LOS ANGELES — At least 2 million people received the email May 16 notifying them that an order they had just made on “Wallmart’s” website was being processed, though none of them had done any such thing.
Still, thousands of people clicked on the link in the email, taking many of them to a harmless Google search results page for “Walmart.” Others weren’t so fortunate. The link led to the invisible download of malware that covertly infected their personal computers, turning them into remotely controlled robots for hackers, according to email security firm Proofpoint Inc.
These sorts of “phishing” attacks are not only becoming more common but also are getting more lethal, with fake emails becoming harder to distinguish from real ones.
In the fake-Wal-Mart attack, people missed clear warning signs — such as the company name being misspelled and the sender’s address being very long and strange. But in another case a month later, an email claiming to be from American Airlines carried no visible hints that it was illegitimate.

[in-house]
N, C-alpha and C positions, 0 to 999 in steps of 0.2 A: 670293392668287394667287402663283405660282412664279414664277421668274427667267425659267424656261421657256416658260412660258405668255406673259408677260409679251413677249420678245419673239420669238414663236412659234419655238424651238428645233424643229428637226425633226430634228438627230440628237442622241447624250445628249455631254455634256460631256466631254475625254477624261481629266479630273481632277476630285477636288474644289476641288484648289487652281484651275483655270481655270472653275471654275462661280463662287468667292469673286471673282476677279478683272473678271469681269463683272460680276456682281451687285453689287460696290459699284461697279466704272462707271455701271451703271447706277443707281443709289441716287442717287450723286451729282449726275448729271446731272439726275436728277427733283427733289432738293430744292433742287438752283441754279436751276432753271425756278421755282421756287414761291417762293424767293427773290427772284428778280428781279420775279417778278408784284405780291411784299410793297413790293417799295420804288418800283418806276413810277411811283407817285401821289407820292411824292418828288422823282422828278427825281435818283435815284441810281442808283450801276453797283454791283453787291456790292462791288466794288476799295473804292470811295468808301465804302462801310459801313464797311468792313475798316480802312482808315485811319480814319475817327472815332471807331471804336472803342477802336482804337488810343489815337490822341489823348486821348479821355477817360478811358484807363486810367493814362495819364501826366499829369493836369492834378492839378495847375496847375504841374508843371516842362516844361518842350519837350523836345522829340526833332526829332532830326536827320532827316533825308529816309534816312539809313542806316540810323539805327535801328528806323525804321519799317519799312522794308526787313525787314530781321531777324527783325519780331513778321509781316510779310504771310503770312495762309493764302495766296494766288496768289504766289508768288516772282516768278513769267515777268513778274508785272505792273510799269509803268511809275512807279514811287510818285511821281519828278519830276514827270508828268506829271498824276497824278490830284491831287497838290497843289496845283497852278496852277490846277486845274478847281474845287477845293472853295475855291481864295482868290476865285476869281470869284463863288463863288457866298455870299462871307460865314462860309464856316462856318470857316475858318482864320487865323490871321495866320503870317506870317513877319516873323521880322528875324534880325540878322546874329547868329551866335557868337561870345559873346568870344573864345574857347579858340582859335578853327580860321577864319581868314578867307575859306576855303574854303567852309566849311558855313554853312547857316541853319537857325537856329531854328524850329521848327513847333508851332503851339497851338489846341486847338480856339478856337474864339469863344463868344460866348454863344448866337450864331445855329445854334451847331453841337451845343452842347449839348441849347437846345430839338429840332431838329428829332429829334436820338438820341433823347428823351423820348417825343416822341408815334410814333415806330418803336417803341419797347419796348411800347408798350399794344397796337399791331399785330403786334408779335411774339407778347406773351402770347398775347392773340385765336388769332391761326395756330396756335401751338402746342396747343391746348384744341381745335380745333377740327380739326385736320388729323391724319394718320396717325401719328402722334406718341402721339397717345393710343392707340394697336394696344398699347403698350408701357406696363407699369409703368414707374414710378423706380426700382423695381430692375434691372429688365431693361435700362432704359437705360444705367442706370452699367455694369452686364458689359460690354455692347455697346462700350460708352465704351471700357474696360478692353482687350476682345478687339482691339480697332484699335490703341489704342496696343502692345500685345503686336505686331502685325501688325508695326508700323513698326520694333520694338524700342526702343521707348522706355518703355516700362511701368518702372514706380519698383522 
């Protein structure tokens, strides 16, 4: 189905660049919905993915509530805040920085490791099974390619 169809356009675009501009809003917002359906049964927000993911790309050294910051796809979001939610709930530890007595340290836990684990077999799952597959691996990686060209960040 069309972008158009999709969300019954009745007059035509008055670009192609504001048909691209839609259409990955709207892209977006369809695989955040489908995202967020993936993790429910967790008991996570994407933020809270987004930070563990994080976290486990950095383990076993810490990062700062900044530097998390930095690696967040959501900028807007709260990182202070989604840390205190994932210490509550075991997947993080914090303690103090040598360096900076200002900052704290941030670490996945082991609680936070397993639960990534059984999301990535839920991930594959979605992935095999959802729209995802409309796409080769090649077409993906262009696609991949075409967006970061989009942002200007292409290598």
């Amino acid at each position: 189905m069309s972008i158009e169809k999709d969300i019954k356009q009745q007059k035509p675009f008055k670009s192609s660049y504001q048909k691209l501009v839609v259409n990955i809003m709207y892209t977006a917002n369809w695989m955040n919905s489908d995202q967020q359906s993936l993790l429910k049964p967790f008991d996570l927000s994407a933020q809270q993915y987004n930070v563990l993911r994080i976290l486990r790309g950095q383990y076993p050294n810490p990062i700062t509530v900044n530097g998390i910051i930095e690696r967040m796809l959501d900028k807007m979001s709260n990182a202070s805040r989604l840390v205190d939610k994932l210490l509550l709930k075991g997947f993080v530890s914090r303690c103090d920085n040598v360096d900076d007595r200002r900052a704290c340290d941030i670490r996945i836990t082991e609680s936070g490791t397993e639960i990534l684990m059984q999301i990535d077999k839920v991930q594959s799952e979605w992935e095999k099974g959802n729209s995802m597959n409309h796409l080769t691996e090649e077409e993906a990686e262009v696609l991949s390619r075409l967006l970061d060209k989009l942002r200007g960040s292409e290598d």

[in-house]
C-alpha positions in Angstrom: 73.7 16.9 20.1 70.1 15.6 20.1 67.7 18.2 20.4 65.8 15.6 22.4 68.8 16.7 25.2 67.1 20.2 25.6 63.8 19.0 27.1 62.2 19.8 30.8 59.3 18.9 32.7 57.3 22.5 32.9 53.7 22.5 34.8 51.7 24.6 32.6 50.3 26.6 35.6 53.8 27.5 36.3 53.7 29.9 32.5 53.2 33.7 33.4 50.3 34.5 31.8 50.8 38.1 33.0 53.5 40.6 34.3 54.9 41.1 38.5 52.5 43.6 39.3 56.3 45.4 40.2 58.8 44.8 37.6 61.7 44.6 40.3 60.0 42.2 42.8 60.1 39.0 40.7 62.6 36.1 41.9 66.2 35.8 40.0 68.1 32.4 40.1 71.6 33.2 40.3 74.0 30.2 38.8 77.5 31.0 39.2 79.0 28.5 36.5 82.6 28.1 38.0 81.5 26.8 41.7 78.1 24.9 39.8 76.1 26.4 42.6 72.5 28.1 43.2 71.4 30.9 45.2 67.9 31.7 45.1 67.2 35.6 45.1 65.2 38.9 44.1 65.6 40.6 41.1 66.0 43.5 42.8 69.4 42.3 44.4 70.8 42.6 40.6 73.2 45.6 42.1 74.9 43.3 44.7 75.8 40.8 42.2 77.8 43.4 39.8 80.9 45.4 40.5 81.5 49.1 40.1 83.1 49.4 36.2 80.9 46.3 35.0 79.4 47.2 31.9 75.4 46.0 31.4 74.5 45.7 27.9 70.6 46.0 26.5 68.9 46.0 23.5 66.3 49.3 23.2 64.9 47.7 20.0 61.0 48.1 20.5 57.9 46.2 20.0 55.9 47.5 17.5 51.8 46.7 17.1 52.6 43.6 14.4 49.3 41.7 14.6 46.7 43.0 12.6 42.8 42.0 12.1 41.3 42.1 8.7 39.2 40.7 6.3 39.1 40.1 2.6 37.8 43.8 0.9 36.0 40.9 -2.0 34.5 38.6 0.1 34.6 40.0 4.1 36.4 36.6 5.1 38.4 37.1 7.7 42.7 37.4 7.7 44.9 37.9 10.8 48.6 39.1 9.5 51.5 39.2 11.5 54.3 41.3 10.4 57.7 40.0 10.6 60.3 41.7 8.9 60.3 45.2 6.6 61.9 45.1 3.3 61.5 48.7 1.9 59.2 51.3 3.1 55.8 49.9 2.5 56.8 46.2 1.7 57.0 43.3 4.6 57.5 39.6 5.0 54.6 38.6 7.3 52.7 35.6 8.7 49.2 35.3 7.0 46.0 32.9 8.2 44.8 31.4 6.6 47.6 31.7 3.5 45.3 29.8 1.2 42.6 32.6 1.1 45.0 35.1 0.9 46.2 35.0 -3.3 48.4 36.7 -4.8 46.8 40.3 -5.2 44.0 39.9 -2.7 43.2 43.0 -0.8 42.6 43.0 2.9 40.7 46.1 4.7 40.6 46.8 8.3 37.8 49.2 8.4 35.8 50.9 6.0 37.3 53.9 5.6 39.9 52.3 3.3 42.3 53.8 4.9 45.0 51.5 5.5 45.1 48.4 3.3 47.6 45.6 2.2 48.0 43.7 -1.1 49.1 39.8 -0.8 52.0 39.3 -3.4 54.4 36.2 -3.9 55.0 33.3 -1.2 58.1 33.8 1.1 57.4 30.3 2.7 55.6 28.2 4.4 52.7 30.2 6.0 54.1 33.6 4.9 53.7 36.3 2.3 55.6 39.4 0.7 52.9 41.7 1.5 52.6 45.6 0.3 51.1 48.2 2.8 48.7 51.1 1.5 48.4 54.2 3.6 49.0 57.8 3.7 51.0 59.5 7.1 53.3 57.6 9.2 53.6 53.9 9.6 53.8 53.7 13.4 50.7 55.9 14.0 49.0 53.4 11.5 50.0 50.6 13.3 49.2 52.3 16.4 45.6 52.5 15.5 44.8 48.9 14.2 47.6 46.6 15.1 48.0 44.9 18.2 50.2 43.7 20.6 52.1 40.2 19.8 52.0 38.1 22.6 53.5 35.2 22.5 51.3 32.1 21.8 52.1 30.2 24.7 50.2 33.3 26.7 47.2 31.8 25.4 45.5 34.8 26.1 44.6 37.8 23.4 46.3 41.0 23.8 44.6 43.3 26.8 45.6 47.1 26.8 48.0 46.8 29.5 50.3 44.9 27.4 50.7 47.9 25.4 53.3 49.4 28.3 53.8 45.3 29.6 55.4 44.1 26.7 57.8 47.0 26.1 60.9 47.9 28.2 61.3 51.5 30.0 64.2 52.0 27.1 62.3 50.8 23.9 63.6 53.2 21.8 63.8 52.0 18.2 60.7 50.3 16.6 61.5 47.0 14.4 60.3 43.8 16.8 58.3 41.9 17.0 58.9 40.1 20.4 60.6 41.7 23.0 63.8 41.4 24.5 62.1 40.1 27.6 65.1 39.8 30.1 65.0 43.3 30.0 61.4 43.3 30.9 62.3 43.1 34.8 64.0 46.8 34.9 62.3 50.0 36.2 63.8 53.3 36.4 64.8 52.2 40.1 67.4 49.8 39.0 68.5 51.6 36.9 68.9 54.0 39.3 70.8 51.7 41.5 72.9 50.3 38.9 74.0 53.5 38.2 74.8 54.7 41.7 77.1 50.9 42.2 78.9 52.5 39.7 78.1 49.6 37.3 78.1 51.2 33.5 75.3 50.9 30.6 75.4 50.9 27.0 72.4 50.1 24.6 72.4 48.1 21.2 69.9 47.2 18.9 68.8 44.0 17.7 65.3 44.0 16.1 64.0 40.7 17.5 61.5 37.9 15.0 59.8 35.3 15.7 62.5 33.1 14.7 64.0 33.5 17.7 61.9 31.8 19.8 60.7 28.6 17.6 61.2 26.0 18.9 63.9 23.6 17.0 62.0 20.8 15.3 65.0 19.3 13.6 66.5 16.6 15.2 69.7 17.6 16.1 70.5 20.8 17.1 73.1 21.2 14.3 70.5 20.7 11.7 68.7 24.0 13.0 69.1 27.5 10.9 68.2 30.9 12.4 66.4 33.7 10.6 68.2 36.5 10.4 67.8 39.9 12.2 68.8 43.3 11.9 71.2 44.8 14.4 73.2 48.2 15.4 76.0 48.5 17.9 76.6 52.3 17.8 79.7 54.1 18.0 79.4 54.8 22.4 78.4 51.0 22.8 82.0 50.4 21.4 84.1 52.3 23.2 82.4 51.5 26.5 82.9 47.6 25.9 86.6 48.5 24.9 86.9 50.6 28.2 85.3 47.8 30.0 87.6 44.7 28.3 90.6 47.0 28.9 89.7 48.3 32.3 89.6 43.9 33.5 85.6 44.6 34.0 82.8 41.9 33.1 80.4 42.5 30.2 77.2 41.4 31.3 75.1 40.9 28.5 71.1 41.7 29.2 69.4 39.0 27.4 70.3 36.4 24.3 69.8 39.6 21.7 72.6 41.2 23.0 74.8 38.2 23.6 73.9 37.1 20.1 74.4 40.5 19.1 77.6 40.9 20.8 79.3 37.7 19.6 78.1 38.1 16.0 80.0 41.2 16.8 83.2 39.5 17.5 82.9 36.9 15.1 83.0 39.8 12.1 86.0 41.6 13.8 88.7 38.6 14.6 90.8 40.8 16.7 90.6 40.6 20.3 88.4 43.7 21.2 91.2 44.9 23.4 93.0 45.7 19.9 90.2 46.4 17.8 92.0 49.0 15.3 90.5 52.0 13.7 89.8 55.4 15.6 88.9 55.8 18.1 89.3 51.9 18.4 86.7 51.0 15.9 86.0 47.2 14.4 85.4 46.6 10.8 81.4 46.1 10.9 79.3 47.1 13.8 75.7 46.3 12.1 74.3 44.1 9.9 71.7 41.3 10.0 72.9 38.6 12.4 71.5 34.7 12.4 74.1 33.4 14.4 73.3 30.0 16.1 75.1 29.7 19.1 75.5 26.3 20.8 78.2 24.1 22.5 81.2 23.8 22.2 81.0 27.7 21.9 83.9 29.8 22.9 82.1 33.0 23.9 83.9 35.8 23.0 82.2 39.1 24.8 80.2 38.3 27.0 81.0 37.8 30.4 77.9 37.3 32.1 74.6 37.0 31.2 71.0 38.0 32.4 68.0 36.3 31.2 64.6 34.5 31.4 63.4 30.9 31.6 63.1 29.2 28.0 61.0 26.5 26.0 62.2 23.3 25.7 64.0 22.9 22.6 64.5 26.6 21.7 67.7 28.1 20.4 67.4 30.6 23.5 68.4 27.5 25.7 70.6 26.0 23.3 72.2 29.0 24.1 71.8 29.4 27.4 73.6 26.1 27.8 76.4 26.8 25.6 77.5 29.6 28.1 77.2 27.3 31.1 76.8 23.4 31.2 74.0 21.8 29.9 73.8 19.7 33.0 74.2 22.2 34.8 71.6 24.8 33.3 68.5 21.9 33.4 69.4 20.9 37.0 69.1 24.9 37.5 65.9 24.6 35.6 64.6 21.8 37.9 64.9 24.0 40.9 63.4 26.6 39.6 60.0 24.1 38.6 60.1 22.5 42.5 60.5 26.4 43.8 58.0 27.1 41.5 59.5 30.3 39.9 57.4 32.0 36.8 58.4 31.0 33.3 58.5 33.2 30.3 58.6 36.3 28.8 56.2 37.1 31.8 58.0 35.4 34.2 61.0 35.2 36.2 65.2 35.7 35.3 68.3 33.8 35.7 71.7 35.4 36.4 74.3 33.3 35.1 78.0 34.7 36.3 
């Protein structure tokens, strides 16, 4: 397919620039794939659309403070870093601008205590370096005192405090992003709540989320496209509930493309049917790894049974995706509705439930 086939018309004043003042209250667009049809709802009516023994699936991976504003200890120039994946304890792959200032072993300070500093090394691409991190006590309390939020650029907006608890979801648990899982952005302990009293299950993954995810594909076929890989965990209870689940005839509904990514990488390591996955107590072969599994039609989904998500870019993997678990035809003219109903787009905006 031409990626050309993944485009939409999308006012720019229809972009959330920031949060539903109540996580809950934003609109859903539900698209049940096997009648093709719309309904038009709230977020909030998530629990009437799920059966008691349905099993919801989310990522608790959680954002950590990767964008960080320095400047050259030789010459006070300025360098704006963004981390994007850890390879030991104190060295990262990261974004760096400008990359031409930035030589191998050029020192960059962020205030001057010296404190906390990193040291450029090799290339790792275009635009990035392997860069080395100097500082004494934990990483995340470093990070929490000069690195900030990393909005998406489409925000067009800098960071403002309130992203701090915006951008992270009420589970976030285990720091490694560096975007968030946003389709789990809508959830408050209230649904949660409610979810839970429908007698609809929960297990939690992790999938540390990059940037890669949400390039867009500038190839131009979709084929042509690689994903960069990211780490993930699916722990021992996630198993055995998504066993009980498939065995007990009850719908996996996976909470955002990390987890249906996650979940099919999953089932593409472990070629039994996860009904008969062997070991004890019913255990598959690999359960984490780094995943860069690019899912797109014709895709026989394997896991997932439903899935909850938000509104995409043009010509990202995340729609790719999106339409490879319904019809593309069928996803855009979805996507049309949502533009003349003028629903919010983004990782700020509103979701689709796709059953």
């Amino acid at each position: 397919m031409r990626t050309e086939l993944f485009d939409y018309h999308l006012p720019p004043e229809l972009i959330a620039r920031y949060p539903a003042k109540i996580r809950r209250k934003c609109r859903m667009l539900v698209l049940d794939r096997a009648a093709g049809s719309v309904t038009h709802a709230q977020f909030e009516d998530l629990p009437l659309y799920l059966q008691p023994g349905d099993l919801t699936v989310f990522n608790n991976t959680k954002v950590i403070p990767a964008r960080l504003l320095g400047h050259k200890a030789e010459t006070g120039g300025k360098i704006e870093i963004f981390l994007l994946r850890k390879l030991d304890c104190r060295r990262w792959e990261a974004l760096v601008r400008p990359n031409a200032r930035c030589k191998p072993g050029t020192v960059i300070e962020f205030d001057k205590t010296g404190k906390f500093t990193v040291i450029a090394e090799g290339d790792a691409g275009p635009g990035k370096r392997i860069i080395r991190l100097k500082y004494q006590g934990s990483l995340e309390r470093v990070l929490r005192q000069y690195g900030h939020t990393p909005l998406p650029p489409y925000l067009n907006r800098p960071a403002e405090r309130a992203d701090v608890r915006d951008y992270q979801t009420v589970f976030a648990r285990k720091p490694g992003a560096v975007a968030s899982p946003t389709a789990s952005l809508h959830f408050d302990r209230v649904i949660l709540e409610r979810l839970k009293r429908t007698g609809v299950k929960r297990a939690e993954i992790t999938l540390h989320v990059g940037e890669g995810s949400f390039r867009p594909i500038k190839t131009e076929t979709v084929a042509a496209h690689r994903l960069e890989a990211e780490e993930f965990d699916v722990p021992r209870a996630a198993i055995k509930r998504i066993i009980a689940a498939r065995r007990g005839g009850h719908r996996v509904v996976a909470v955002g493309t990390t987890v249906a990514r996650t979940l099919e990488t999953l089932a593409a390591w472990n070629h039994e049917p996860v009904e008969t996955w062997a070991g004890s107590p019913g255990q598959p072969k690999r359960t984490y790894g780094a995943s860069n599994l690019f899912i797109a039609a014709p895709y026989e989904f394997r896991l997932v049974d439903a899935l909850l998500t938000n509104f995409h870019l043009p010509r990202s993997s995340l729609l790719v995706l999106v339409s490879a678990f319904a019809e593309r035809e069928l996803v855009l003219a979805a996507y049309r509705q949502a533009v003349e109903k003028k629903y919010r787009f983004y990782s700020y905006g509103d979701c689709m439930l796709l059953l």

The sophisticated attacks are targeting the likes of attorneys, oil executives and managers at military contractors. The phishers are increasingly trying to get proprietary documents and pass codes to access company and government databases.
Nearly every incident of online espionage in 2012 involved some sort of a phishing attack, according to a survey compiled by Verizon Communications Inc., the nation’s largest wireless carrier.
Several recent breaches at financial institutions, media outlets and in the video game industry have started with someone’s log-in information being entered on a false website that was linked to in an email.
As technology firms find ways to make emails safer for consumers, some security experts suggest treating every link skeptically. So if you can never click on a link in an email again, what options are left? Here are some suggestions from security experts:
Open links on an email app on Apple Inc.’s iPad or iPhone. These devices have fewer vulnerabilities so malware is unlikely to stick or get attached by clicking on a bad link. Android devices aren’t as foolproof, but smartphones certainly have fewer holes than personal computers.
A few tech companies are promoting a new technology known as Domain-based Message Authentication, Reporting & Conformance, or DMARC, that offers users a visual indication that an email is coming from the legitimate vendor. For example, real emails from EBay Inc. in Gmail include a key next to the “from” field. In Microsoft Corp.’s Outlook, a green key is the sign.